Update at 7:23 p.m. ET. The Surface:
Saying that Microsoft wanted to give its new operating system "its own hardware," CEO Steve Ballmer announced "Surface," Microsoft's foray into the tablet world.
"Microsoft's Intel-based Surface tablet will run Windows 8 Pro, with a thickness of 13.5mm, a weight of 1.9lb, and USB 3.0 support. This particular version will also include magnesium casing and a built-in kickstand, but will ship with either 64GB or 128GB storage. The Intel version will include additional digital ink support through a pen that magnetizes to the body of the tablet, and a 10.6-inch ClearType Full HD display. Both of Microsoft's Surface tablets feature optional Touch and Type covers."
Update at 7:33 p.m. ET. 'Great For Pros':
"This is a great choice for professionals," said Michael Angiulo, Corporate Vice President for Microsoft, according to The Verge. It weighs less than two pounds and is thinner than 14 mm, but "it's a full PC," he added.
Update at 7:45 p.m. ET. A Video:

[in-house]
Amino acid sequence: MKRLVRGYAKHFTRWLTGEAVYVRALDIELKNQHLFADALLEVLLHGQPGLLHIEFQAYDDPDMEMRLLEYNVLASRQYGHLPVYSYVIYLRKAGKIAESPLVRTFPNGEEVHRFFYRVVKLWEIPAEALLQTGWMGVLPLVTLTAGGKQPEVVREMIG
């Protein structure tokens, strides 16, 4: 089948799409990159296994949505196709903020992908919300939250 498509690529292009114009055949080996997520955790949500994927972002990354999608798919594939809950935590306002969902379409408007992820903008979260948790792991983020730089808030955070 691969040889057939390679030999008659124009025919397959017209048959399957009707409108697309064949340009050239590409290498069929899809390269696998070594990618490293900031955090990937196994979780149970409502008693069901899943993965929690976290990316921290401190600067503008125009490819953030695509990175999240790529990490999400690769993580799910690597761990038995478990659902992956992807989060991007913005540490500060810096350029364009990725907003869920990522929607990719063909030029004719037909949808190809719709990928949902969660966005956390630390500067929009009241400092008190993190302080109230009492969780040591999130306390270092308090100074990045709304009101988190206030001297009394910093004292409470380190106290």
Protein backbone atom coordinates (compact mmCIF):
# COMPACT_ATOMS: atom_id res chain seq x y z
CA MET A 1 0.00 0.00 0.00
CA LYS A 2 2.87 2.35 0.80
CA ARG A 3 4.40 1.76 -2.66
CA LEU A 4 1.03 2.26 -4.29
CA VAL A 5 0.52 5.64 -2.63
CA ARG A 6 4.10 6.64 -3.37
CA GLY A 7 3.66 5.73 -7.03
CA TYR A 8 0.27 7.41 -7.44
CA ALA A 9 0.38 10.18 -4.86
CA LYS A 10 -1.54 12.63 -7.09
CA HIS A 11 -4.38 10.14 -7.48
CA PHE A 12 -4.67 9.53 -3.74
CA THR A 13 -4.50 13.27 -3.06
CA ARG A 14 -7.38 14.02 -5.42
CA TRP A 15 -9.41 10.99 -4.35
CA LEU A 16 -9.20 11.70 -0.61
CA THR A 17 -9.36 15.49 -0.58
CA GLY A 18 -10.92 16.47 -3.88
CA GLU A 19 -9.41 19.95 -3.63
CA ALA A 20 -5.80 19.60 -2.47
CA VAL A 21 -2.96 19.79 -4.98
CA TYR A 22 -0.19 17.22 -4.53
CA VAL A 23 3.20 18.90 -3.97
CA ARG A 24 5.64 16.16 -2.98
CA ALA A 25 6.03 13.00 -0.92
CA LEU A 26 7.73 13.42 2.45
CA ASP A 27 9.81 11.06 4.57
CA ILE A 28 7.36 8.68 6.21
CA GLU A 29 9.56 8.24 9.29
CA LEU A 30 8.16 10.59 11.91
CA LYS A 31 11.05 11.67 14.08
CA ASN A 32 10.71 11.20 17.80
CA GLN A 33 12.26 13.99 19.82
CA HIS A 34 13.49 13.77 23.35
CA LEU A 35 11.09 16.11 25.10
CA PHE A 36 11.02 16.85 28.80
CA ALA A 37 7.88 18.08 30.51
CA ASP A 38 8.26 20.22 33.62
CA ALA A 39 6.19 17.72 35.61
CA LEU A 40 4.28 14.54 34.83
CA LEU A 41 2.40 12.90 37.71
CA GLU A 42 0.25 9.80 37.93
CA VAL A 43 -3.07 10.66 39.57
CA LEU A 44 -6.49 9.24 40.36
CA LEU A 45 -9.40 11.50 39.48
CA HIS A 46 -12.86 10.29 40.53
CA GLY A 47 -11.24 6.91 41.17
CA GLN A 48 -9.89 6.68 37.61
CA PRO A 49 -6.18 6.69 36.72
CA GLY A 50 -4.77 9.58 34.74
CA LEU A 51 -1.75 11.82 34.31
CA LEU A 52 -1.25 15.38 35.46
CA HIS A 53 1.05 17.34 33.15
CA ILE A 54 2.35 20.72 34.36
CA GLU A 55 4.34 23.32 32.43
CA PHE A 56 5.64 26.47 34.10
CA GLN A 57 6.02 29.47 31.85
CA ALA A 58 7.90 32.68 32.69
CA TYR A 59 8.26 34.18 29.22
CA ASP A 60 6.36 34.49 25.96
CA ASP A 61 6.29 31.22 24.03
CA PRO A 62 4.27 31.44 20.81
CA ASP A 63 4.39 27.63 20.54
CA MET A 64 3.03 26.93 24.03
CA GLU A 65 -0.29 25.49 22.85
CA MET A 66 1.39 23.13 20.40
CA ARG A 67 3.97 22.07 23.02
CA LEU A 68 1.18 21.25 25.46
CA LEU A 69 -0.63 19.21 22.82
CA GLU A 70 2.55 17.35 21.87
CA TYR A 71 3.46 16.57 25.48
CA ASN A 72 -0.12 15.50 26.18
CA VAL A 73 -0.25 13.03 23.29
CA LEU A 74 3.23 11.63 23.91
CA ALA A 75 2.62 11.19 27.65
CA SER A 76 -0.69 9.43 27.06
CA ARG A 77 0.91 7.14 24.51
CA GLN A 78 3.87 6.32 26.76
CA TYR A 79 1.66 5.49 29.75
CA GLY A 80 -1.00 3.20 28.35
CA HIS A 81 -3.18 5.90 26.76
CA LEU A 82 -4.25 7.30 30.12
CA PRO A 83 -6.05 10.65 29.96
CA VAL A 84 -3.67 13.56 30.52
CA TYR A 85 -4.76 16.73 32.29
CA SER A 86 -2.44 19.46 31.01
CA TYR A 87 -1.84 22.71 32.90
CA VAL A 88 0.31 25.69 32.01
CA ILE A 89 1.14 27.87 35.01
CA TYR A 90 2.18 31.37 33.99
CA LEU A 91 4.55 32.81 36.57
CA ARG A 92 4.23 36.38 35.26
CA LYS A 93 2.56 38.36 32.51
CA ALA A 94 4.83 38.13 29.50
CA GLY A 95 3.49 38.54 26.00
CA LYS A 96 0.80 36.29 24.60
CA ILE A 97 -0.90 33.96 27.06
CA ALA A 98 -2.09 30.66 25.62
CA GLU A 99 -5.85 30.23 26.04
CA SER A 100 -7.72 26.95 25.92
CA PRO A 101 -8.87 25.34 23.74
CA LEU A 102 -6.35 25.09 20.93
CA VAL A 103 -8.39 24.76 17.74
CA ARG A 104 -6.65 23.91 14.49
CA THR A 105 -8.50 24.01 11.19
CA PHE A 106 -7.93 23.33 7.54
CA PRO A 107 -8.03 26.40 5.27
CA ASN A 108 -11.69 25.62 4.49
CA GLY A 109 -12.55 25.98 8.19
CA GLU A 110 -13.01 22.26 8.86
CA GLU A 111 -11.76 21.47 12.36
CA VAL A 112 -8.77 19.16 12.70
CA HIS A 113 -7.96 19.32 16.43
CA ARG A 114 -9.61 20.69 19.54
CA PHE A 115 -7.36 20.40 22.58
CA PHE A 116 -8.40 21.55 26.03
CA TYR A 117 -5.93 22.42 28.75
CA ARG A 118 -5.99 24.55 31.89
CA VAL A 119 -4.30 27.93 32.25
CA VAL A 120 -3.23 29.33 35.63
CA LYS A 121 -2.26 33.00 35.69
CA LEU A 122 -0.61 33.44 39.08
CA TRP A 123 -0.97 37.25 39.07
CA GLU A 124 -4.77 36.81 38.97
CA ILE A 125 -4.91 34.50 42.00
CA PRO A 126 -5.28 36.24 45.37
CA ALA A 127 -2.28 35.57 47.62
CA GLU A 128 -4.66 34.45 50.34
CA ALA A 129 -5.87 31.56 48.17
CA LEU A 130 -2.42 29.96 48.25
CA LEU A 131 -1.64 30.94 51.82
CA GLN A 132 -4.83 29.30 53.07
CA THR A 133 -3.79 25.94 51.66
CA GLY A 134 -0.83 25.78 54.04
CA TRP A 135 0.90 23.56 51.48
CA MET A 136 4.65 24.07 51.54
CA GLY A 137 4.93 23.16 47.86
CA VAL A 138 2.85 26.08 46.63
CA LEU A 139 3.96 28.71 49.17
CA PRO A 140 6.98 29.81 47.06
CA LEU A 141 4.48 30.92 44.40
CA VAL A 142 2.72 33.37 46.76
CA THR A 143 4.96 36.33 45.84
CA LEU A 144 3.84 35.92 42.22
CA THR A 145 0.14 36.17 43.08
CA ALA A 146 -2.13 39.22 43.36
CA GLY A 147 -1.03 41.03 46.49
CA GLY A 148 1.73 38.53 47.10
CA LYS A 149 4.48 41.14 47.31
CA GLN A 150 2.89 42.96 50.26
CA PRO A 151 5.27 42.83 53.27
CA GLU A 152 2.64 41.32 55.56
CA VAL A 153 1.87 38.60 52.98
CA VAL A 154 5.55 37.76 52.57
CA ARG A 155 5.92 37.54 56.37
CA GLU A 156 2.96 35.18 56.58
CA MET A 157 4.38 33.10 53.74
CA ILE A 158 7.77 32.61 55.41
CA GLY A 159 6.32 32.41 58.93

Here's a commercial for the product from Microsoft:
Our Original Post Continues:
What will Microsoft unveil today? The buzz has been building since Microsoft sent an event announcement that promised a "major" unveiling at 6:30 p.m. ET. in Los Angeles.
What can it be?
"Speculation about the Los Angeles media event is that the company plans to unveil either a tablet computer or a system that uses an upcoming version of Windows to help people access TV shows and movies across a range of devices.
"A Microsoft-branded tablet wouldn't come as a complete surprise. In April, Microsoft announced a $300 million, 17.6 percent stake in Barnes & Noble's Nook e-book business."
The reports are varied. Quoting unnamed sources, Tech Crunch reports that what's on tap is "a tablet/e-reader built in conjunction with Barnes & Noble is on tap and that it will be entertainment driven."
Tech Crunch adds that it would be "the first non-Xbox device to gain Xbox Live streaming capabilities."
All Things D reports that Microsoft is "set to announce its own brand of tablets."
In her analysis, Ina Fried reminds us that Microsoft has a history of trying its hand at hardware but with the exception of the Xbox, it has not succeeded.
"While it remains to be seen how this product compares to the competition, Microsoft finds itself in position similar to when it introduced the Zune. At that point, the company had been trying to compete against the iPod, with a series of hardware partners using its software.
"This time around, the stakes are much higher. We're no longer talking about a peripheral, but rather the future of computing and the core of Microsoft's business."
We'll keep an eye out on the announcement and update you once we know more.
Update at 7:13 p.m. ET. Event Has Started: